In addition to old computers, I've also got quite a few 80s and 90s computer magazines, mostly Amiga- or Acorn-related — most of which are now available from the Internet Archive. Lots of these magazines came with coverdisks; I was originally planning just to image the more interesting coverdisks, but wound up doing the lot (which avoided having to decide which were interesting!).
This didn't present any major challenges. Nearly all the disks are in one of the regular AmigaDOS formats, and in many cases I had duplicate copies to choose from. The winner here was the Amiga Format issue 67 coverdisk which contained AMOS Pro, a game-oriented BASIC implementation that was extremely popular — it turns out that literally every Amiga owner who gave me disks bought that issue of the magazine:
Since Workbench allowed arbitrarily large icons, some of the early magazines put considerable effort into making their coverdisks look really beautiful:
Amiga Format issue 12 was a special issue on electronic music, and came with an audio cassette as well as a disk. (This wasn't as unusual as it might sound, since the Spectrum and C64 magazines that survived into the early 90s routinely came with cassettes.) I digitised the tape as well; unfortunately it didn't say whether it was mastered with Dolby B noise reduction or not, but it sounds OK with it turned on...
Lots of Amiga coverdisks are available in the TOSEC collection. At the time, the ones that I imaged that weren't in TOSEC were:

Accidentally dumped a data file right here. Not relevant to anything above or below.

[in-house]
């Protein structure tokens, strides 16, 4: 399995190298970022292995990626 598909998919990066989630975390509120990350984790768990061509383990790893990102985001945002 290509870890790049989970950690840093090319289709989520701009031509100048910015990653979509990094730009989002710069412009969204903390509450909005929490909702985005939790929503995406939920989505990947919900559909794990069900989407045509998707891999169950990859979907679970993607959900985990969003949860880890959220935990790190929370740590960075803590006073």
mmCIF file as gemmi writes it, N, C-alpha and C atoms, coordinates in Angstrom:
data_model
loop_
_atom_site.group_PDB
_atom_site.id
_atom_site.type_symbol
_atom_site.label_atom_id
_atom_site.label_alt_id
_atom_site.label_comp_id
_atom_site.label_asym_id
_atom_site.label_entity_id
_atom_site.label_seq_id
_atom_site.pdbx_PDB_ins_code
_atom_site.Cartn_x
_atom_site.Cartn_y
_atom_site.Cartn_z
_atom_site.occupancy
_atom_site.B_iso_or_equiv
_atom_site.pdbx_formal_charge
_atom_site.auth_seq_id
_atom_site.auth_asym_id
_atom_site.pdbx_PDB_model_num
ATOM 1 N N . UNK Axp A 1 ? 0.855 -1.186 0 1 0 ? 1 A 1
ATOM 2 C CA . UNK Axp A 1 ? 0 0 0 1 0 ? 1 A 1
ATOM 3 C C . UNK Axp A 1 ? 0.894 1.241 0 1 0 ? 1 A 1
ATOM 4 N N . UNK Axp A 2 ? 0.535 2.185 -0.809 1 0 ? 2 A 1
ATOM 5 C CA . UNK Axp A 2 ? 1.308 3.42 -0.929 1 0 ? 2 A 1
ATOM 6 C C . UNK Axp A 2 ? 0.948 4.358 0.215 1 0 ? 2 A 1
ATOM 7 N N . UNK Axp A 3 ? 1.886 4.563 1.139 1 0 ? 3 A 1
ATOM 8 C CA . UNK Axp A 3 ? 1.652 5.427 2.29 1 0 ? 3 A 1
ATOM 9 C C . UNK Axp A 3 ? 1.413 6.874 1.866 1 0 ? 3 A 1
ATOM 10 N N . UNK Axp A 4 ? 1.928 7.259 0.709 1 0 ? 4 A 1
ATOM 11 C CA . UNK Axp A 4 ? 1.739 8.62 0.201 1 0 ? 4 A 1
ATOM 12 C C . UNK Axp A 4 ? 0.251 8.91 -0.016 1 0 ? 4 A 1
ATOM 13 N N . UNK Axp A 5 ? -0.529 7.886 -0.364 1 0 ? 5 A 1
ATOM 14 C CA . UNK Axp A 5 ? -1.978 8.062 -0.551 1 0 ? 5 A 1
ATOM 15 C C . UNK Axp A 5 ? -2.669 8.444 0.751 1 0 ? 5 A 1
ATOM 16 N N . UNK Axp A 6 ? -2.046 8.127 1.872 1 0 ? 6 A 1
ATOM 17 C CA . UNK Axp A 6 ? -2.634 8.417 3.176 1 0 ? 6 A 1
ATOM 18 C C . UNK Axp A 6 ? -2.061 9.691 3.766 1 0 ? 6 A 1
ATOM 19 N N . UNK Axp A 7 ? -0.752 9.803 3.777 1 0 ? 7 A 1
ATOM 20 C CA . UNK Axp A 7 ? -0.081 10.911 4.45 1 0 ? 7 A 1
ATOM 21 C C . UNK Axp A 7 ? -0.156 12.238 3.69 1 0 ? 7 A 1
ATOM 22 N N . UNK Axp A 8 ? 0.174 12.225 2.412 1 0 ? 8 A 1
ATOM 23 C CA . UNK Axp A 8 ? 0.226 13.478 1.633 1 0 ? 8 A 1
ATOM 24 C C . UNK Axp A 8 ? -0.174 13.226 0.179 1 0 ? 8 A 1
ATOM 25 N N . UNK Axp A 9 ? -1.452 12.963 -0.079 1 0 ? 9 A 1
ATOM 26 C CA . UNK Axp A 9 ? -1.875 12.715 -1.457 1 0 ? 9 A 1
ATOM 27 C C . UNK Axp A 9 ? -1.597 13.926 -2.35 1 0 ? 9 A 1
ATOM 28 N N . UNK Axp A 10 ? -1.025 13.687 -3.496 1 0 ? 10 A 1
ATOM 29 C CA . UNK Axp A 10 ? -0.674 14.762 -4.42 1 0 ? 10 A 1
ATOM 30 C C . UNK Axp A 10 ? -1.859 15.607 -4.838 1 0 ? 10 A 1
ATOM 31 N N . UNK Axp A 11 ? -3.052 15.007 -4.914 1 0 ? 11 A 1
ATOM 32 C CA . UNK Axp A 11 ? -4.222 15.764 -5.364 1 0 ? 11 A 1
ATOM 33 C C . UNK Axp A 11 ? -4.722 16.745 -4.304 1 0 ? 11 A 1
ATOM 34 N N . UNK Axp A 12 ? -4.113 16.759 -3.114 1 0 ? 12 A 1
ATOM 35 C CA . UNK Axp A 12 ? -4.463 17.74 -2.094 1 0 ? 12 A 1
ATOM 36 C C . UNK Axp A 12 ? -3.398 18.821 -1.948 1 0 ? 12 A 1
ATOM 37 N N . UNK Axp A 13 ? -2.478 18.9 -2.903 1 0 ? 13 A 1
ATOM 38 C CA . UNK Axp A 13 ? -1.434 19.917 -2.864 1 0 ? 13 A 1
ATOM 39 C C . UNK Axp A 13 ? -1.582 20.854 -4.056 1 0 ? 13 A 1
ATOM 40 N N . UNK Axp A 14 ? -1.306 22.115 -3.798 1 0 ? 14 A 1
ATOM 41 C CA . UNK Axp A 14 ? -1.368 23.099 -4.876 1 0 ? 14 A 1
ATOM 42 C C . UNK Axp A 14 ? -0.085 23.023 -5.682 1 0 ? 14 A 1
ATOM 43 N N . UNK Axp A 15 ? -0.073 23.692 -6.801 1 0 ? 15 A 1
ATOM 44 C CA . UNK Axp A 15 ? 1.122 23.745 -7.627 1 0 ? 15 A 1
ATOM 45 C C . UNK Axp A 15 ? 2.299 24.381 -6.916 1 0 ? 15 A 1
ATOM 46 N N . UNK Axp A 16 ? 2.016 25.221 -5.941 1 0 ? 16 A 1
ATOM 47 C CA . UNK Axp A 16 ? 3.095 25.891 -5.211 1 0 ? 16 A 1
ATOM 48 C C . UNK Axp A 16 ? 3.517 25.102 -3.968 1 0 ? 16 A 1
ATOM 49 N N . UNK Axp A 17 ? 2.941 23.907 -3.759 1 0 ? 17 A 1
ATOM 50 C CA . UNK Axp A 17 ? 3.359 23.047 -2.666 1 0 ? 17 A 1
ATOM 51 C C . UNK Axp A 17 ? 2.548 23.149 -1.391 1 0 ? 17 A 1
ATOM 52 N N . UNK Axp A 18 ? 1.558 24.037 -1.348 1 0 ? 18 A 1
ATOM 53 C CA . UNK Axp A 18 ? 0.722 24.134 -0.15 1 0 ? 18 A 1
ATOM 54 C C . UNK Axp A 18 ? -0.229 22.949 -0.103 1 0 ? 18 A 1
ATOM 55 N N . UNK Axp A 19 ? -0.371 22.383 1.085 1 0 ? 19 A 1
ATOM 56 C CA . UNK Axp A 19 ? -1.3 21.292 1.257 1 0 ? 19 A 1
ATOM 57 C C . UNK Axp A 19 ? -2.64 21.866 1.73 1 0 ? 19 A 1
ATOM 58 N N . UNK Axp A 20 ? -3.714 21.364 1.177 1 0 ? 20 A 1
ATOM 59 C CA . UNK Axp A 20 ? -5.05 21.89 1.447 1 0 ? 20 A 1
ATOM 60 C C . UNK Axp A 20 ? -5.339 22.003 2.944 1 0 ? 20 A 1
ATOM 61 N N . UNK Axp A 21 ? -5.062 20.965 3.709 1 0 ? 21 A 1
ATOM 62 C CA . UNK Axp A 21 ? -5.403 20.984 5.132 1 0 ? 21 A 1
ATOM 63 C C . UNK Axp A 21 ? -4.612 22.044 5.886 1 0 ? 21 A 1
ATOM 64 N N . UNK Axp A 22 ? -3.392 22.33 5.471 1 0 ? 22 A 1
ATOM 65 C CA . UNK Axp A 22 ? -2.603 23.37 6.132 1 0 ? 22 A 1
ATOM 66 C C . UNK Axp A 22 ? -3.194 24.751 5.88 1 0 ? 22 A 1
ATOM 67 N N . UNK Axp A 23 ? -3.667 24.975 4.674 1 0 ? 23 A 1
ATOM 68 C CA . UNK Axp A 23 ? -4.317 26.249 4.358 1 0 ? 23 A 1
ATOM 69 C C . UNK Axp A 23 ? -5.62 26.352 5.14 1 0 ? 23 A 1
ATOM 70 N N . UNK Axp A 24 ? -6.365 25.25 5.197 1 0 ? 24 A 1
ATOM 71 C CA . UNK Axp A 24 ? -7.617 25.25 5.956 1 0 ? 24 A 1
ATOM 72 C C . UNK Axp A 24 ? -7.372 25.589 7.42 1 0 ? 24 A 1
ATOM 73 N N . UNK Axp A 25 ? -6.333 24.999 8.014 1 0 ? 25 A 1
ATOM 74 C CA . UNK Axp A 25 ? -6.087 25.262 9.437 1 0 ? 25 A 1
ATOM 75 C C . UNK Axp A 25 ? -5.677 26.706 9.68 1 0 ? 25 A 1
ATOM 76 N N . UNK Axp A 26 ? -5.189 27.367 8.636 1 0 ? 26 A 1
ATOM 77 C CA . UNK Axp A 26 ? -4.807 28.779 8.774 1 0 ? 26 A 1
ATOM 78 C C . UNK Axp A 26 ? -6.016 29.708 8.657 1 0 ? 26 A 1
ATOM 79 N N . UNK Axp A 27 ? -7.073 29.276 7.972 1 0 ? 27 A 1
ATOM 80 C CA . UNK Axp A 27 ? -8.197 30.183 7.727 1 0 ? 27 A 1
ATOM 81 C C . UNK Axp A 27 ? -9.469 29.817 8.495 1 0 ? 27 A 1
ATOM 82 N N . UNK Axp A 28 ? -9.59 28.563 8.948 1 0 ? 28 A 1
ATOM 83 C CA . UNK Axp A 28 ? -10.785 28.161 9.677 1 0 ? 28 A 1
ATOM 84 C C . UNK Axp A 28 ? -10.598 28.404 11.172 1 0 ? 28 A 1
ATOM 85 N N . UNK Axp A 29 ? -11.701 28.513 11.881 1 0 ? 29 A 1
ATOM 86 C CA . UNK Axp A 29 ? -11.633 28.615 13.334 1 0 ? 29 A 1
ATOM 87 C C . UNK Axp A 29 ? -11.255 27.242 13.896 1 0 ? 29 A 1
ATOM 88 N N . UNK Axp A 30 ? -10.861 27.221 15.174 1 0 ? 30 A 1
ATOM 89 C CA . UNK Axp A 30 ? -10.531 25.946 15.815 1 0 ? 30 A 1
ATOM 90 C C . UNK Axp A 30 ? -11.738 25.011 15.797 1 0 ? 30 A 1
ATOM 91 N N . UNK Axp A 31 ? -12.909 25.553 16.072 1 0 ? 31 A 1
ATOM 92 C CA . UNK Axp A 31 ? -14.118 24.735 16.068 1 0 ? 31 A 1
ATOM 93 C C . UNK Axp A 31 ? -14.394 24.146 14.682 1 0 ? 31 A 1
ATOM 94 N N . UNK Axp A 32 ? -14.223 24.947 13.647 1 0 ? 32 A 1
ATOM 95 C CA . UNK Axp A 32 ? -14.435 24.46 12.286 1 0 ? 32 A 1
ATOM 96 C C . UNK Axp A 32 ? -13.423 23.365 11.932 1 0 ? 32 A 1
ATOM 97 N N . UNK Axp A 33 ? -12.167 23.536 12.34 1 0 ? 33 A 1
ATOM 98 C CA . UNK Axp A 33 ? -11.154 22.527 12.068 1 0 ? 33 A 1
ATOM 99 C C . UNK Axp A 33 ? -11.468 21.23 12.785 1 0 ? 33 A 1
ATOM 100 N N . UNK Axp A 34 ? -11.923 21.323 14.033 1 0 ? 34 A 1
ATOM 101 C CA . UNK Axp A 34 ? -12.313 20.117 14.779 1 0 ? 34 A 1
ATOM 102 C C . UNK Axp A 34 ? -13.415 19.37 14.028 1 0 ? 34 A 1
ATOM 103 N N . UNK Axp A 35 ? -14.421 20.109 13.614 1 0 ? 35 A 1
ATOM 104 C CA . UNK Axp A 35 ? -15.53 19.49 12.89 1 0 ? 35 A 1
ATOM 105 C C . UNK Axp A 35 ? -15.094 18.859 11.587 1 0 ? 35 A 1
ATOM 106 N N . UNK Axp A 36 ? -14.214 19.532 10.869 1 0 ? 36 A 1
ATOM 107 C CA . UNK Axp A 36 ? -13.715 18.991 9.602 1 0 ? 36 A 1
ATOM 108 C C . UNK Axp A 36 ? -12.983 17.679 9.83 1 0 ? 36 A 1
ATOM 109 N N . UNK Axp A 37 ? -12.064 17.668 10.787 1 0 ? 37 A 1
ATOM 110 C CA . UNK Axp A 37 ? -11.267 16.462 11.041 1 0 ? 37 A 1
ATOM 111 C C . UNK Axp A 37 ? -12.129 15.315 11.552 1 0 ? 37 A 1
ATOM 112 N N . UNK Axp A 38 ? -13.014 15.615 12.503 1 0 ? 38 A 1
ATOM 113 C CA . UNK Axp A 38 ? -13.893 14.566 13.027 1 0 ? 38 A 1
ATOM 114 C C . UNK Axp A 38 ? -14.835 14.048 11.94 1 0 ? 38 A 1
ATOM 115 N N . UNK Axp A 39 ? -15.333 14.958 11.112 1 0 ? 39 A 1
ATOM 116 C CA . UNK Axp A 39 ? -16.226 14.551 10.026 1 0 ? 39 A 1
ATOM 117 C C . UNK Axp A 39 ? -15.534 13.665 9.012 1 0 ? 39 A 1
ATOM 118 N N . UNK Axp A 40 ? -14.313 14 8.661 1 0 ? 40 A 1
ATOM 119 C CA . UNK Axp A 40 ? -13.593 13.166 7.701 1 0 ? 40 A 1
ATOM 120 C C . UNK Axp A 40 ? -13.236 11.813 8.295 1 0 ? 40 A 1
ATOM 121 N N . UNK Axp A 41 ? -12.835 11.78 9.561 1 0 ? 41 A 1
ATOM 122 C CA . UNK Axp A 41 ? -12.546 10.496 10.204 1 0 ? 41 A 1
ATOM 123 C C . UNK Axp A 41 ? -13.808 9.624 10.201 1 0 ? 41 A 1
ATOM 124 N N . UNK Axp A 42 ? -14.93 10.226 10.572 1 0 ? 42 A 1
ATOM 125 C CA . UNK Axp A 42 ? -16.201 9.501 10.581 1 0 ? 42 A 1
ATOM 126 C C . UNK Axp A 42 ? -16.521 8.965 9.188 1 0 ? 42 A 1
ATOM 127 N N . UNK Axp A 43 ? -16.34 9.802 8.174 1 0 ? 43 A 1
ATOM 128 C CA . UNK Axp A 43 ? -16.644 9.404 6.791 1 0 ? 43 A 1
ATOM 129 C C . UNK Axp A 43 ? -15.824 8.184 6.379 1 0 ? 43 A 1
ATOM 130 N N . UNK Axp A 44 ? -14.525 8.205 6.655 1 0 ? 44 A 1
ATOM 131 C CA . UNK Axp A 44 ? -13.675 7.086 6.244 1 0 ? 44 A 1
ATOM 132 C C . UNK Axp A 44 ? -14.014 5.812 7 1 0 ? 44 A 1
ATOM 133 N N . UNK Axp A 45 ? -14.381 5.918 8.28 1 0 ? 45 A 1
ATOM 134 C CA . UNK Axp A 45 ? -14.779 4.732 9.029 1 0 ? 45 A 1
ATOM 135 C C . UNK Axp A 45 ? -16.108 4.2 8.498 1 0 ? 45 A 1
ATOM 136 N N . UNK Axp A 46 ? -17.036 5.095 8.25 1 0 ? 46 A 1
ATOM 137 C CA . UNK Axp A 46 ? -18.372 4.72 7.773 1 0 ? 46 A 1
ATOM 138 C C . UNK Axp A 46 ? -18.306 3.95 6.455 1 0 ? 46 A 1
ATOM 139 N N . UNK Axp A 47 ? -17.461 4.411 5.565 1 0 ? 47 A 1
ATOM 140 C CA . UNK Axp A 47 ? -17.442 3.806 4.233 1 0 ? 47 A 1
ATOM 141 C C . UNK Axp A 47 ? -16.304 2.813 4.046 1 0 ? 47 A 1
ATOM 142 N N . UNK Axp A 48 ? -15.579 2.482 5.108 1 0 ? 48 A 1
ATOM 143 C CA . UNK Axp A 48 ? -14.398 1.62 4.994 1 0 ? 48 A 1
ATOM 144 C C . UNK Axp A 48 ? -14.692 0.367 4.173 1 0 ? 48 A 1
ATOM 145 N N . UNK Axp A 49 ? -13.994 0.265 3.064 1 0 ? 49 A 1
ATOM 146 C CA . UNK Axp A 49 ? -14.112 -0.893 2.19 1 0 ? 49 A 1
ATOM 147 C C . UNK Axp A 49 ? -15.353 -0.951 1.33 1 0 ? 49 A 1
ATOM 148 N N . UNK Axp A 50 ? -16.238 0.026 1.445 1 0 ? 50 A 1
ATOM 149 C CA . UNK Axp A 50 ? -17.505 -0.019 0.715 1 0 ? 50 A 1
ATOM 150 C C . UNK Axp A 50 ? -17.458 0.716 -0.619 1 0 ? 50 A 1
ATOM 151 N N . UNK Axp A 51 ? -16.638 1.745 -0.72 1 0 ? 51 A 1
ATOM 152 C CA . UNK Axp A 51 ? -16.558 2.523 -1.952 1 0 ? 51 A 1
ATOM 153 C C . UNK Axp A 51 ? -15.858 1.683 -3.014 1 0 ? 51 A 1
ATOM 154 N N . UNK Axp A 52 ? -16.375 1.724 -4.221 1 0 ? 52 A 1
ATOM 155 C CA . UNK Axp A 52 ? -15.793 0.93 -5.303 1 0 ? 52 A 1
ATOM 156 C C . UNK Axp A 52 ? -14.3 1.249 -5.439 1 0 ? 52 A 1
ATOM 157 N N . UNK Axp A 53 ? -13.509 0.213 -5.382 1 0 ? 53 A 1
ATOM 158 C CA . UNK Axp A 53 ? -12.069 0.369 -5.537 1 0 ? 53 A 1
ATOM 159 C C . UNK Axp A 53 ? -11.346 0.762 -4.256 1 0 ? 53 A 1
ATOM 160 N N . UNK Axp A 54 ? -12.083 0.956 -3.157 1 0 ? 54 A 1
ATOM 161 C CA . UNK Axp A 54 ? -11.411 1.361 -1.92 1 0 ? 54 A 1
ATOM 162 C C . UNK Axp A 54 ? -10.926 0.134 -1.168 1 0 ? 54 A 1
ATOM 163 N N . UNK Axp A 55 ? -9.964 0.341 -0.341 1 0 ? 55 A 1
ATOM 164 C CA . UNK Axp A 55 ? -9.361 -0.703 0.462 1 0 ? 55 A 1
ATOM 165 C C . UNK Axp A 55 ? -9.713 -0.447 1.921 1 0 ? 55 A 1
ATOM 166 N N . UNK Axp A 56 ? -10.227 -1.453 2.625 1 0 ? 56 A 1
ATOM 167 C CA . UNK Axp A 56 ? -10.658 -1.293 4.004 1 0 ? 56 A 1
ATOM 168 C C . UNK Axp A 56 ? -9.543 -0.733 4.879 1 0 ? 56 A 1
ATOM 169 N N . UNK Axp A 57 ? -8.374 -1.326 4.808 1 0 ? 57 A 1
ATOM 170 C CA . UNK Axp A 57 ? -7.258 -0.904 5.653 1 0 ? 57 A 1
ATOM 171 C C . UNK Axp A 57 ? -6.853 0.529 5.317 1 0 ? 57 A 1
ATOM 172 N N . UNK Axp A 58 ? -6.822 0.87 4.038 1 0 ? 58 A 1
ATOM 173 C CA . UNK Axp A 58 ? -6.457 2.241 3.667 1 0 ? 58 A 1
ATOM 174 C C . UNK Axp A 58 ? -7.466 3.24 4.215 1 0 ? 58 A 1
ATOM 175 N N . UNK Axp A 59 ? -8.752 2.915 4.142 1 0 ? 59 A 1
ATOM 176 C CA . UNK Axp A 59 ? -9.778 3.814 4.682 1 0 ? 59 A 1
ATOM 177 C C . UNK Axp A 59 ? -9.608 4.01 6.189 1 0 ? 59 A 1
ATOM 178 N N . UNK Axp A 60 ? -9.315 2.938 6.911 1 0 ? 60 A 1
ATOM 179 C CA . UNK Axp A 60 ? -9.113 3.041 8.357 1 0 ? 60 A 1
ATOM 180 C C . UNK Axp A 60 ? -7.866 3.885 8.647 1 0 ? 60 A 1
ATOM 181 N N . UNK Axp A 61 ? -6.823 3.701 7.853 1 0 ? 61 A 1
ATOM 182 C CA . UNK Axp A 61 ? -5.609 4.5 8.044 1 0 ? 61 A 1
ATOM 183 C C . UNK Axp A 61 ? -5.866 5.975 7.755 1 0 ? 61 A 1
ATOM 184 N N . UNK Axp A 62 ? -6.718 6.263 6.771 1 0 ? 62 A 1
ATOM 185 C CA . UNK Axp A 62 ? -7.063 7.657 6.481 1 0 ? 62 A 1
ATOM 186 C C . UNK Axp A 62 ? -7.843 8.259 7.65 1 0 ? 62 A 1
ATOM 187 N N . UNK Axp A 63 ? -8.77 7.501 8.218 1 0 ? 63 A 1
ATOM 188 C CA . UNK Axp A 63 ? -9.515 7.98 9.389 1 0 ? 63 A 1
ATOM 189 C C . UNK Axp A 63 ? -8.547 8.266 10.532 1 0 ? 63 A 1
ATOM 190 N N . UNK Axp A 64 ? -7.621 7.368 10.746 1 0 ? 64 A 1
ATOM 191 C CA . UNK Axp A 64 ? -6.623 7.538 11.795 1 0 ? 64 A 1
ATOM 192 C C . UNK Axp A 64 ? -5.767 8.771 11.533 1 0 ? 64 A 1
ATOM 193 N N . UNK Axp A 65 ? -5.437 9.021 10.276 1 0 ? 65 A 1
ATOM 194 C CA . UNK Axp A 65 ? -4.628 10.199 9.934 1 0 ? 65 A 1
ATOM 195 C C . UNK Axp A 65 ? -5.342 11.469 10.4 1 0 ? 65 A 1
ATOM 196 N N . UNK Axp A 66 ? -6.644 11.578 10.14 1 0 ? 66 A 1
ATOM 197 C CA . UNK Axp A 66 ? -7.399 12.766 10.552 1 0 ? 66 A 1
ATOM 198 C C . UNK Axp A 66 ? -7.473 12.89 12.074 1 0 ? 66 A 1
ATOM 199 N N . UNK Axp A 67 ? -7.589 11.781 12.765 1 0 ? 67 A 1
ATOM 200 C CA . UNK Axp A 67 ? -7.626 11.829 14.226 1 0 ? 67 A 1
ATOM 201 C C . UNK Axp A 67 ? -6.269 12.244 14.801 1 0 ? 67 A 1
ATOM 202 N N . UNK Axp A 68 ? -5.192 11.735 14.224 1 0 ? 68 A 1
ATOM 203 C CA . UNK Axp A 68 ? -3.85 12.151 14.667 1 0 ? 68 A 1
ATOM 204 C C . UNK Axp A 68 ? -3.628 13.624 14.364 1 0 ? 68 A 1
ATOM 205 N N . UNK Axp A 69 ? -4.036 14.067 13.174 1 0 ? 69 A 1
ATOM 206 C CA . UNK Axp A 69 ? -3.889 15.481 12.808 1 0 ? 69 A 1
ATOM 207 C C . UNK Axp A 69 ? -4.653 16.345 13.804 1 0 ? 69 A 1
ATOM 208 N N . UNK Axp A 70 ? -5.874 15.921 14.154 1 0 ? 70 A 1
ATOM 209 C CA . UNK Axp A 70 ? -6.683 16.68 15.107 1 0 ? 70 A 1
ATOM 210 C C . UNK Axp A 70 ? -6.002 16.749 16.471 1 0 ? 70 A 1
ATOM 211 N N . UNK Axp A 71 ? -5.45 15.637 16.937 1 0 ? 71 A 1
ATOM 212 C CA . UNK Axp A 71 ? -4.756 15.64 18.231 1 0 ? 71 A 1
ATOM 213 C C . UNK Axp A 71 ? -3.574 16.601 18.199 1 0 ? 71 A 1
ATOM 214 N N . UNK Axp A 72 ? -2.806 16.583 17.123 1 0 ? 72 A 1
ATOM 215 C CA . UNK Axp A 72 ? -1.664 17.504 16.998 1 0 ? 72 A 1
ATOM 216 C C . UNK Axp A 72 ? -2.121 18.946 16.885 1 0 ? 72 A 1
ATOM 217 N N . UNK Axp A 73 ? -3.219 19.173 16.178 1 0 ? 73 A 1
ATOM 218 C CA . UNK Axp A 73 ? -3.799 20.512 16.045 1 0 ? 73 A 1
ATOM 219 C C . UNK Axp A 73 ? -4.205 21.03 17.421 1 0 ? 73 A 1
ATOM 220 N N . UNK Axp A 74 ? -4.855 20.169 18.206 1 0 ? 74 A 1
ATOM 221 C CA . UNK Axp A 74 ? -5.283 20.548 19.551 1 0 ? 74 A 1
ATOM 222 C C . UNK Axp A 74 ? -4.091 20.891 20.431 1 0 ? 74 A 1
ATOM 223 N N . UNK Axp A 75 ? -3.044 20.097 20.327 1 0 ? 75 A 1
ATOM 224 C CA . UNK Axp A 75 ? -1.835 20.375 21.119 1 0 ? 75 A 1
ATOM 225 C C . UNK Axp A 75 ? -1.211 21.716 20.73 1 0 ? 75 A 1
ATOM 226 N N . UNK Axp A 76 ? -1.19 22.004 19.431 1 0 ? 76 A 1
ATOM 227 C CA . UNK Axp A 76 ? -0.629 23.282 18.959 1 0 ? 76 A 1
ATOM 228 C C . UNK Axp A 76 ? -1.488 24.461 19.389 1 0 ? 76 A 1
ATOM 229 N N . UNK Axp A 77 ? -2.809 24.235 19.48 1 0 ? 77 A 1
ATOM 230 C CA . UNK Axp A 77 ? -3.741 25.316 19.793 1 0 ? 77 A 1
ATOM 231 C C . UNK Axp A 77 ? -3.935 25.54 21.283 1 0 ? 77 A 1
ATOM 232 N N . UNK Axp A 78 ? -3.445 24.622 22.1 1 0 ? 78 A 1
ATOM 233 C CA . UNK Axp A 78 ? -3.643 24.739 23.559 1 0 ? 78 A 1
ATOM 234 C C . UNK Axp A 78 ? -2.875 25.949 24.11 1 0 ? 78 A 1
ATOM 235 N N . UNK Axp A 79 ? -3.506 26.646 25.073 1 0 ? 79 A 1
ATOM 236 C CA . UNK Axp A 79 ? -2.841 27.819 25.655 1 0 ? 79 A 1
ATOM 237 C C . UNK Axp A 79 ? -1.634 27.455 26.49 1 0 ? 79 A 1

- Amiga Action: 20 (odd format)
- Amiga Computing: 24, 66a, 66b, 78a, 78b (partial), 79c (possibly), 80a, 81a, 81b, 83a, 83b, 113a, 113b
- Amiga Format: 12 tape
- Amiga Shopper: 45, 48a, 48b, 49b, 53a, 53b (odd format)
- Amiga User International (Superdisk numbers): 39, 64b, 73
- Rampage: 4a, 4b
The disk-imaging project gave me an excuse to sort out all the magazines, freeing up quite a bit of space in my boxroom and making it clearer which issues I had (and which I had duplicates of).
Later magazines came with cover CDs rather than disks; I have most of the cover CDs from Amiga Format and CU Amiga, and a few from other magazines. As with the floppies, the earliest ones of these are the most interesting — as the magazines suddenly had a thousand times as much storage space to fill, they included all sorts of things! I haven't yet imaged these; I haven't yet found a tool for Linux that'll create a good-quality dump of CDs with both audio and data tracks. The place to look for these would be the Internet Archive's CD collection.